Tracking supplier diversity metrics and presenting that information to your leadership is essential to maintaining the record-high executive engagement and interest we’ve seen in recent years, as well as helping get your hard work recognized and gaining further investment and support for your program.
As LaTisha Brandon from The Container Store says, “You need to learn to speak the language of the business.” That language is centered around metrics, specifically revenue drivers.
Additionally, your leadership team expects you to run your program with a focus on data-driven decision making that holds people accountable to clear and attainable goals.
Here are some key metrics your leadership team will expect to see.
This is the baseline for what leadership will expect you to be able to provide. The amount your company spends with diverse suppliers is the most common and basic supplier diversity metric. Your total diverse spend—Tier 1 and Tier 2—provides a snapshot of your program’s health and effectiveness.
But the story doesn’t end with that dollar amount.
Put that metric into context for leadership by also reporting what percentage of the company’s overall spend it represents. For example, $10 million spent with diverse suppliers is worth celebrating. But if your company’s annual overall spend is $1 billion, then a diverse spend of 1% shows room for improvement.
Benchmarking is another important tool in capturing accurate contextual spend data, and making things real for your leadership. You might spend 1% of your diverse spend with women-owned businesses, but if your industry’s average is 3%, having this information will be a great resource in setting clear and attainable program goals and help leadership understand where to invest in your program.
Over time, your supplier diversity metrics will reveal a bigger, more detailed picture of your supplier diversity program. When preparing a report for leadership, look for the trends you can pull out of the data.
How have metrics changed year over year? Quarter over quarter? Are the numbers going in the right direction? How did specific initiatives, marketing campaigns (internal and external), or the implementation of new tools impact your program? How often did your supplier diversity program’s metrics align with the overall goals of your CEO?
Spotting trends allows you to determine where to double down on your efforts or how to tweak your approach to see improvement to a specific key performance indicator (KPI).
For example, if you’re seeing a decrease in spend, you may want to look at how many diverse suppliers you’re including in RFPs. If you’ve gone from including diverse suppliers 80% of the time to only 60%, that can explain your decrease, and give you a clear metric to hit.
It’s easier to know which action to take and to gain buy-in from decision makers when you have metrics those decision makers want to see lighting the way.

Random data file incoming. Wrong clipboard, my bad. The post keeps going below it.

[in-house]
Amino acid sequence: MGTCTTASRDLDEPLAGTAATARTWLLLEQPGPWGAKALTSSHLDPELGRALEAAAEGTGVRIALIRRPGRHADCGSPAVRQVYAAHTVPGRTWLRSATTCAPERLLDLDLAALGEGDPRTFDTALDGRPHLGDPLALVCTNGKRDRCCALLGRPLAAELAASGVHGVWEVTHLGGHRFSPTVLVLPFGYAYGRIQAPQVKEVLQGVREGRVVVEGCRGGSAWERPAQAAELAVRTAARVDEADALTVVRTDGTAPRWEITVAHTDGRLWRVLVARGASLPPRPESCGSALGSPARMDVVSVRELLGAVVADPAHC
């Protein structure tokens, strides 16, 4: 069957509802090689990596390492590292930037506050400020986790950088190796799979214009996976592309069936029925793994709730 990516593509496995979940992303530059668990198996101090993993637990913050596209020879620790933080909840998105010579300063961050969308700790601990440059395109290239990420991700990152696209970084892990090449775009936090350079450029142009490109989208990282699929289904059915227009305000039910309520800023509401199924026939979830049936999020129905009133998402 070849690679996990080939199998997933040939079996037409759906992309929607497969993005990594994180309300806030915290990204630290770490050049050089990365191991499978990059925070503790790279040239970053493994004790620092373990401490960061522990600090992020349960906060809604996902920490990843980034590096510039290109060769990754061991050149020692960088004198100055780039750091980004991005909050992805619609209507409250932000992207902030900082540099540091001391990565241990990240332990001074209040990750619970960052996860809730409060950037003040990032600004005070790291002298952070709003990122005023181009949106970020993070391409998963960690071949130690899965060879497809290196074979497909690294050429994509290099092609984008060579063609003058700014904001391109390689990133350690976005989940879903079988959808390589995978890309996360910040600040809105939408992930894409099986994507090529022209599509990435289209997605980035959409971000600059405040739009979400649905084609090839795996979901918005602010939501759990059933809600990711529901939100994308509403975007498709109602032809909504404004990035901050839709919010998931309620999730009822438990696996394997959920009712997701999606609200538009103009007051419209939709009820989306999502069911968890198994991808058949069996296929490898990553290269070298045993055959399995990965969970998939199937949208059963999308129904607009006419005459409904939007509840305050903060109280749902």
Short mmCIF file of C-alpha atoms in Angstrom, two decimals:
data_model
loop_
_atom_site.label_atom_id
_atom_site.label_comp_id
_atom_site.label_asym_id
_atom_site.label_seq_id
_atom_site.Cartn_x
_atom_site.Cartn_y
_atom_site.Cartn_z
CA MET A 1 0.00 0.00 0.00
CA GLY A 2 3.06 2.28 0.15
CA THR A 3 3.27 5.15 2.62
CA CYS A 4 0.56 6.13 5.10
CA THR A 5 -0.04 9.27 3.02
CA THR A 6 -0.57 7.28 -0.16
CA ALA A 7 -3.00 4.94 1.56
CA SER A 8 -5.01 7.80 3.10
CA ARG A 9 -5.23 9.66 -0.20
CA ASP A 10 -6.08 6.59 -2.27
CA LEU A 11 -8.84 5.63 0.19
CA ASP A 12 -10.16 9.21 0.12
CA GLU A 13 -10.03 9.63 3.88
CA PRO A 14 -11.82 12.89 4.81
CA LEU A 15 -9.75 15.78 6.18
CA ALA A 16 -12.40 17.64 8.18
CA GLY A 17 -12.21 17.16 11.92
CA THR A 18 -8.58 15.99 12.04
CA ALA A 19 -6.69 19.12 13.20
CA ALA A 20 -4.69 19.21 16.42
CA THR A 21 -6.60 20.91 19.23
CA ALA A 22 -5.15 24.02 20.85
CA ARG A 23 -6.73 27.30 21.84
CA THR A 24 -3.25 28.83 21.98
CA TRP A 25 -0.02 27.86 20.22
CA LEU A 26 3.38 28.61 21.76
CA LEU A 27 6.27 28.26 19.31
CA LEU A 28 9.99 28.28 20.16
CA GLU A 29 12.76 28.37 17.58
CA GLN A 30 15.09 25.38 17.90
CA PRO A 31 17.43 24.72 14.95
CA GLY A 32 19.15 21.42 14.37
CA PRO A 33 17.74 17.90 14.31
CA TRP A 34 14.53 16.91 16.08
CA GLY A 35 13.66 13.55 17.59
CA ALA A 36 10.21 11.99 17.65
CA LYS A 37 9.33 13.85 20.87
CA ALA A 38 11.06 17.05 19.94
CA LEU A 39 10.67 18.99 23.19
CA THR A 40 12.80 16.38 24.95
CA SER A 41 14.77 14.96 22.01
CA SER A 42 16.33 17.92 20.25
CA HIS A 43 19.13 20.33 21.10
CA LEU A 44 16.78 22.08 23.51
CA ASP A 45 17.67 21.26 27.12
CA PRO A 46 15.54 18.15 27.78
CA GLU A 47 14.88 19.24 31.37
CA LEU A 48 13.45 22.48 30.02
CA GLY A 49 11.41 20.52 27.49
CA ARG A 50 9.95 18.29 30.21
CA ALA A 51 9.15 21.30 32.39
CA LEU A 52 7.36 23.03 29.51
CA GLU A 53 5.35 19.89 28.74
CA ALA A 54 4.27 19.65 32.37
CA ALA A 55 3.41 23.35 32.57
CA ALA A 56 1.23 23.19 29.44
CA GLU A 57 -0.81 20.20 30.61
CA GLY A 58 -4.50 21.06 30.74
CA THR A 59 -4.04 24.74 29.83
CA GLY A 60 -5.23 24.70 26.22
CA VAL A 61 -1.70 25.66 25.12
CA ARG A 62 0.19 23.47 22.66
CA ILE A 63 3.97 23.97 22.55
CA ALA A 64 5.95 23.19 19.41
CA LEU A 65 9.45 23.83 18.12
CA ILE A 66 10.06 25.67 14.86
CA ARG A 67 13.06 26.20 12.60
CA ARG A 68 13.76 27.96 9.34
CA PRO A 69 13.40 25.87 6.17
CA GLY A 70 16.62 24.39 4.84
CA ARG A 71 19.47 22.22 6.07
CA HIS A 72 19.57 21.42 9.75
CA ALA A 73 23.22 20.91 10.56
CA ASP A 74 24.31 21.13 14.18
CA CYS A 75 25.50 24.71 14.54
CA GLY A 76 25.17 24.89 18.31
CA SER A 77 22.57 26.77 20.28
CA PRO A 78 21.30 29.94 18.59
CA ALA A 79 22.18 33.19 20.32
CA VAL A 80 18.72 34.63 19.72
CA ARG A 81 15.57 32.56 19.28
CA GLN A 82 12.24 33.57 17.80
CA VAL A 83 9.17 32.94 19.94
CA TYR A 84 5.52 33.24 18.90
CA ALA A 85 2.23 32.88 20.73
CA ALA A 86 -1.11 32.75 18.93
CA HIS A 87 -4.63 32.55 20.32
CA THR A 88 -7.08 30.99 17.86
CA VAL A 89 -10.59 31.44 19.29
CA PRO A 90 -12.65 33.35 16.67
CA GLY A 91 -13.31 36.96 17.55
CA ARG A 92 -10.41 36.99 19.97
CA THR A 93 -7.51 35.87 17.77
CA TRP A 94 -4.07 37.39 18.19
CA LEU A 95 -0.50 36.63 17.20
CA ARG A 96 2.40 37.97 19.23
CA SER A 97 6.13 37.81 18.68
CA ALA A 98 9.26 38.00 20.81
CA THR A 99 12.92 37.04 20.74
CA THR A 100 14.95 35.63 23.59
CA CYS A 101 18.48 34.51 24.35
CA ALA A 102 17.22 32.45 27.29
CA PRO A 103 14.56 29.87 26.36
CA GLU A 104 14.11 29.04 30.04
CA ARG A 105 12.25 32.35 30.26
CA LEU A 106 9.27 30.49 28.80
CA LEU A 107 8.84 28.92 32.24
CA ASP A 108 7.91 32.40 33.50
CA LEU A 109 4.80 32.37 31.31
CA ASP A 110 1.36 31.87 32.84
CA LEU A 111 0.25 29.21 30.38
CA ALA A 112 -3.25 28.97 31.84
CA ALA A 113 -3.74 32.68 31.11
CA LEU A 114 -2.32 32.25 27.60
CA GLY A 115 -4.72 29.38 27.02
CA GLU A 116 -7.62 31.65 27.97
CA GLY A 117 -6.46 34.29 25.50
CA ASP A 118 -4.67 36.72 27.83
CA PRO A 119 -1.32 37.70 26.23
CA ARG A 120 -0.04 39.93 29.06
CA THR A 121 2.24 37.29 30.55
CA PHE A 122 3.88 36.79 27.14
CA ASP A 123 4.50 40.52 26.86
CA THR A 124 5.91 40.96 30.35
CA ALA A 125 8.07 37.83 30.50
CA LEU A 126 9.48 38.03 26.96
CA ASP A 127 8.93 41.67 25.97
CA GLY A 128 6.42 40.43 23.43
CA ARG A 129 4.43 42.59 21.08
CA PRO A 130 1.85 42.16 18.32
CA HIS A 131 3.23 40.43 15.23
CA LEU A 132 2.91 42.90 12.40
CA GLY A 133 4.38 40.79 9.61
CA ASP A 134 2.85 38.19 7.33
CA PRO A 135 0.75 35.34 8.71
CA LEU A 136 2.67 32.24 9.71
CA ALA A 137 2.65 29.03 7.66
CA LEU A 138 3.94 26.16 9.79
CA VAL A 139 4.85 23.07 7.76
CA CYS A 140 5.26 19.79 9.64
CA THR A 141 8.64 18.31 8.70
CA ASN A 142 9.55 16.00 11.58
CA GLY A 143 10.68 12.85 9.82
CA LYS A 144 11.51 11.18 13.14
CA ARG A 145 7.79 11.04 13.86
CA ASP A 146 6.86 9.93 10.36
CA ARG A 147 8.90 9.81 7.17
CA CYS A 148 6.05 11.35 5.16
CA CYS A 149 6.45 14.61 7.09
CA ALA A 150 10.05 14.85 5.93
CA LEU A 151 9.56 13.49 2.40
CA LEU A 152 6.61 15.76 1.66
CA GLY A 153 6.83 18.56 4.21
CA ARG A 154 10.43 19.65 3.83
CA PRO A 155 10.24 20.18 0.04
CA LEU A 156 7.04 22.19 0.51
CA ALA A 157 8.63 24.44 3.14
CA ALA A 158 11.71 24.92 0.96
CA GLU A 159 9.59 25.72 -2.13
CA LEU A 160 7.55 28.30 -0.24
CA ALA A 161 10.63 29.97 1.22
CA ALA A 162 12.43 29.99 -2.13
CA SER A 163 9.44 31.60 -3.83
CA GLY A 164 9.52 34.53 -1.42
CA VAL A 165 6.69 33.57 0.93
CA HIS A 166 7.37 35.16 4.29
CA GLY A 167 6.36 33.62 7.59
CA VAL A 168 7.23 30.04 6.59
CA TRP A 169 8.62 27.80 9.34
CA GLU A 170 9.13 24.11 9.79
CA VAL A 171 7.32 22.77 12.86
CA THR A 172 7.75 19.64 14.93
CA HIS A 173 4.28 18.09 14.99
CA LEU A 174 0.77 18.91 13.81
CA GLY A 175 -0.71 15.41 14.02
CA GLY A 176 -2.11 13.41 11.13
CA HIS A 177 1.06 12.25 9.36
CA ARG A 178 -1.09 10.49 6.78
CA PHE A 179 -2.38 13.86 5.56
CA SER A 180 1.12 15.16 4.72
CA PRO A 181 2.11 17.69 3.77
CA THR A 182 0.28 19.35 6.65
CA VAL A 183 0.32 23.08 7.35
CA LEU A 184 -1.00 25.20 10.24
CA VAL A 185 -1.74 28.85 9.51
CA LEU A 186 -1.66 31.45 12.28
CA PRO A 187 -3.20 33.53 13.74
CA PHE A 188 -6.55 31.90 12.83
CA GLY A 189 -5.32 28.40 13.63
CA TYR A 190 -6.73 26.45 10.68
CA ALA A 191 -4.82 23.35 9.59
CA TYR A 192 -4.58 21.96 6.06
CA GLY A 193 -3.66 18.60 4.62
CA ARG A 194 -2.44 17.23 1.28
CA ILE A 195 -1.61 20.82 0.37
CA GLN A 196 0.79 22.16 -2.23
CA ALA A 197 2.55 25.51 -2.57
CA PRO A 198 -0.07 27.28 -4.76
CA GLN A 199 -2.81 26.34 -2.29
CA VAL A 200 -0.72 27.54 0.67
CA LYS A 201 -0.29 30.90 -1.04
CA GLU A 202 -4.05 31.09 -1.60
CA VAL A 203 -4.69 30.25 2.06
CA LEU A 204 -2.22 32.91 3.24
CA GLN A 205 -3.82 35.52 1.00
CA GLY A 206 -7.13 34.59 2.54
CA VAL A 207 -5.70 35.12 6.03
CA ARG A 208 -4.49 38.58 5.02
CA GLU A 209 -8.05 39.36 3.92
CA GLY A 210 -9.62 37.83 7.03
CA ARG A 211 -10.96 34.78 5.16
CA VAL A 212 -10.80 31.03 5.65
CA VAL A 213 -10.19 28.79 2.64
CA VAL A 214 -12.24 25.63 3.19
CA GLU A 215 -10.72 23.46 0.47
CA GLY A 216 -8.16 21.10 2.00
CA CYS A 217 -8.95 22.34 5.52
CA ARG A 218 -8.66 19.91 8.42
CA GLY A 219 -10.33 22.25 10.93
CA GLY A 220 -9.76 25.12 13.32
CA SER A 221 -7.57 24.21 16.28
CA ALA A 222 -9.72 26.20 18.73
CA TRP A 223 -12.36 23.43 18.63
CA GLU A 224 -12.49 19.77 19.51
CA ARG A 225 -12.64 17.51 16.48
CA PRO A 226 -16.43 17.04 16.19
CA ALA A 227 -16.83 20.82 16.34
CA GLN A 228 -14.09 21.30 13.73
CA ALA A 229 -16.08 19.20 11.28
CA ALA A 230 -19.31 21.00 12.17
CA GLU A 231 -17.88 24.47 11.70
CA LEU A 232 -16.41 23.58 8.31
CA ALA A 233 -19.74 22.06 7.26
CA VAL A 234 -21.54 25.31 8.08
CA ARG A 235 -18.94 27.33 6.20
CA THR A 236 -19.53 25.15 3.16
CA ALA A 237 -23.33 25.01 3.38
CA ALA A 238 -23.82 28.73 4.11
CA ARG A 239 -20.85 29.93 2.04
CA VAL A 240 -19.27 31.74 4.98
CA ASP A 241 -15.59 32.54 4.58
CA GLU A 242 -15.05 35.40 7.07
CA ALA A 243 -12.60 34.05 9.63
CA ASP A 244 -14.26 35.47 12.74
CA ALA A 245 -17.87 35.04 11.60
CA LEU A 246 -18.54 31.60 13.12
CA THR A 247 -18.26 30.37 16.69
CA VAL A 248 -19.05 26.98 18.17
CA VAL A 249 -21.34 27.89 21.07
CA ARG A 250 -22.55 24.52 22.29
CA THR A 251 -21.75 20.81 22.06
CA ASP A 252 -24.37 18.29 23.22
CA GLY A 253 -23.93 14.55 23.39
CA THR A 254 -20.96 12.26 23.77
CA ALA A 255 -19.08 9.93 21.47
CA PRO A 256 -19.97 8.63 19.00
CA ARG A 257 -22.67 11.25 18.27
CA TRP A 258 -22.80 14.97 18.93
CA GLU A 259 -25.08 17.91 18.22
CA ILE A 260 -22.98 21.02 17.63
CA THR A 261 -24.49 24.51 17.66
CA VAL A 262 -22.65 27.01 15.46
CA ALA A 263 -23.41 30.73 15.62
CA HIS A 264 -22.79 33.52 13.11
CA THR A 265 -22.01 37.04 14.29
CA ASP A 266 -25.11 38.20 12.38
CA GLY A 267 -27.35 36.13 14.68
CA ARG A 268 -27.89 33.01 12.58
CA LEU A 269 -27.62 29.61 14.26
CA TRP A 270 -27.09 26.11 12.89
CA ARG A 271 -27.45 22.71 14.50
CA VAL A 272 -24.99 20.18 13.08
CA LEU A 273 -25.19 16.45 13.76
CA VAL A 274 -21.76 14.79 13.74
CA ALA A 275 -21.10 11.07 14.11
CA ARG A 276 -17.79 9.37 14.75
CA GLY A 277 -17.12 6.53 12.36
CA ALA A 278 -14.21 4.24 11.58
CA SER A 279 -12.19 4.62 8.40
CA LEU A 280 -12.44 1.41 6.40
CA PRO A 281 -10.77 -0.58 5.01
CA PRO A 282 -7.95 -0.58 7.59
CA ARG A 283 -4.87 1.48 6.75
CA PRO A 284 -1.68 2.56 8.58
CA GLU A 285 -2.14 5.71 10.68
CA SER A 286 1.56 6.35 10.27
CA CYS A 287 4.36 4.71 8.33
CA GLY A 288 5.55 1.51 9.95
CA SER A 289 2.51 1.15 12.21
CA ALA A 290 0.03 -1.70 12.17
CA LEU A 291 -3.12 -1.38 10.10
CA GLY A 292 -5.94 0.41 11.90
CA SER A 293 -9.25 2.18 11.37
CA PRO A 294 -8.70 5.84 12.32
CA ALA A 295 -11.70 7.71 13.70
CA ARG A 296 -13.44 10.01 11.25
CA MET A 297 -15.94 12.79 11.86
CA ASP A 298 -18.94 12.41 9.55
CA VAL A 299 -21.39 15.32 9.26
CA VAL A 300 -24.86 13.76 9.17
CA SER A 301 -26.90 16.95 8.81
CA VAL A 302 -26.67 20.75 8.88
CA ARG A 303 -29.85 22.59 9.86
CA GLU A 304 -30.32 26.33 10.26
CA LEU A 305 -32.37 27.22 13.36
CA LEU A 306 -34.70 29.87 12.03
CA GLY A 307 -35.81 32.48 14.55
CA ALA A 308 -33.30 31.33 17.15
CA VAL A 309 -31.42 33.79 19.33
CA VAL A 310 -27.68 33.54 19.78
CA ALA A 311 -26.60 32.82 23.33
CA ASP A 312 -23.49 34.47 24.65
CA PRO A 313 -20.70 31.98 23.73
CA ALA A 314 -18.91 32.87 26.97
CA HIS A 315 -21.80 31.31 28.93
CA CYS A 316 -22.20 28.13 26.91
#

Risk & Opportunity
Diverse spend is the supplier diversity metric that gets the most attention, but the number of diverse suppliers within the supply chain is becoming increasingly important to determine the health and effectiveness of a program.
The mission of a supplier diversity program is to provide opportunities to many diverse suppliers, not just a few.
We also know that overreliance on suppliers is risky—something the supply chain issues caused by the COVID pandemic have demonstrated globally. In the case of a supplier diversity program, overreliance on a supplier can impact your KPIs in addition to the supply chain.
Suppose you have a diverse supplier that makes up 20% of your diverse spend, then they are purchased and lose their minority ownership status. (This is a fairly common occurrence because diverse-owned companies often demonstrate the innovation and agility larger companies covet.) That supplier no longer qualifies for diversity certification, and your spend just dropped 20%.
This scenario might cause a minor panic attack, but this is exactly why tracking diverse supplier metrics is important. Are your buyers experiencing challenges when it comes to selecting diverse suppliers? Do you need additional resources such as training for buyers to source qualified diverse suppliers or a Supplier Explorer tool? Now is the time to talk to leadership about investing in your program’s sustainability.
As consumers, employees, and other stakeholders increasingly call for diversity, equity, and inclusion from businesses, this metric answers the question, what are you doing to advance DEI in the real world?
An economic impact report humanizes your supplier diversity program through both qualitative and quantitative metrics. The data you include here—jobs created, tax revenue generated, and wages earned—demonstrates the real impact your supplier diversity program has on the communities where you operate. This knowledge becomes information your leadership can use to celebrate your program internally and externally.
A data-driven approach to supplier diversity through tracking, reporting, drawing insight, and adjusting your strategy will help you grow and evolve your program effectively and sustainably. But that data needs to go beyond your supplier diversity team.
Sharing supplier diversity metrics with company leadership increases visibility for your program, keeping supplier diversity in the hearts and minds of management and helps you build a business case for growing your program.
Looking for a new solution to gathering diverse supplier data? Book a consultation with one of our sales representatives to see how supplier.io can help you bring your program to the next level.